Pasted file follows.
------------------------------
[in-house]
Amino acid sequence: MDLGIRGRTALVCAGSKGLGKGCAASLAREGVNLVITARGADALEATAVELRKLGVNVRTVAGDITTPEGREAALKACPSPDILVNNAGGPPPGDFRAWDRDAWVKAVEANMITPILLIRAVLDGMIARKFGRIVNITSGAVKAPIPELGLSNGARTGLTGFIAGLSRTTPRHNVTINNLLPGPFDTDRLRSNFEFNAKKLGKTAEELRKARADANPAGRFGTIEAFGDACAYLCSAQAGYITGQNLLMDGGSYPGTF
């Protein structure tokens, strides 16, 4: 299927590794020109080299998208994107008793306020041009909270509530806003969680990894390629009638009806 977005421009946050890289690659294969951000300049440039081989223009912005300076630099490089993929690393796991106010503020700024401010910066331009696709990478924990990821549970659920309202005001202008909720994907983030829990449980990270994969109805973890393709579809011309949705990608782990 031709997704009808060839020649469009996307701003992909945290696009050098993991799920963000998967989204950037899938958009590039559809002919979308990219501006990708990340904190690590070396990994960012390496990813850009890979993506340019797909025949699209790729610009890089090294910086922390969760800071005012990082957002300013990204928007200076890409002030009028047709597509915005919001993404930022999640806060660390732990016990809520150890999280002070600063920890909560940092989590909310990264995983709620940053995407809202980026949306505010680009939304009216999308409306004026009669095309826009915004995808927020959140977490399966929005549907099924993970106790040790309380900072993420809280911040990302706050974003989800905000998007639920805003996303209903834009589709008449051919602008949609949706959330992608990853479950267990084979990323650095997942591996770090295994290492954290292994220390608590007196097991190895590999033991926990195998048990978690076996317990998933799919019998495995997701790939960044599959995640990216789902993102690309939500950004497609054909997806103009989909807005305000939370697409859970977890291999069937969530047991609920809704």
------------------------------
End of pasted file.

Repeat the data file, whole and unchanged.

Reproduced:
[in-house]
Amino acid sequence: MDLGIRGRTALVCAGSKGLGKGCAASLAREGVNLVITARGADALEATAVELRKLGVNVRTVAGDITTPEGREAALKACPSPDILVNNAGGPPPGDFRAWDRDAWVKAVEANMITPILLIRAVLDGMIARKFGRIVNITSGAVKAPIPELGLSNGARTGLTGFIAGLSRTTPRHNVTINNLLPGPFDTDRLRSNFEFNAKKLGKTAEELRKARADANPAGRFGTIEAFGDACAYLCSAQAGYITGQNLLMDGGSYPGTF
């Protein structure tokens, strides 16, 4: 299927590794020109080299998208994107008793306020041009909270509530806003969680990894390629009638009806 977005421009946050890289690659294969951000300049440039081989223009912005300076630099490089993929690393796991106010503020700024401010910066331009696709990478924990990821549970659920309202005001202008909720994907983030829990449980990270994969109805973890393709579809011309949705990608782990 031709997704009808060839020649469009996307701003992909945290696009050098993991799920963000998967989204950037899938958009590039559809002919979308990219501006990708990340904190690590070396990994960012390496990813850009890979993506340019797909025949699209790729610009890089090294910086922390969760800071005012990082957002300013990204928007200076890409002030009028047709597509915005919001993404930022999640806060660390732990016990809520150890999280002070600063920890909560940092989590909310990264995983709620940053995407809202980026949306505010680009939304009216999308409306004026009669095309826009915004995808927020959140977490399966929005549907099924993970106790040790309380900072993420809280911040990302706050974003989800905000998007639920805003996303209903834009589709008449051919602008949609949706959330992608990853479950267990084979990323650095997942591996770090295994290492954290292994220390608590007196097991190895590999033991926990195998048990978690076996317990998933799919019998495995997701790939960044599959995640990216789902993102690309939500950004497609054909997806103009989909807005305000939370697409859970977890291999069937969530047991609920809704």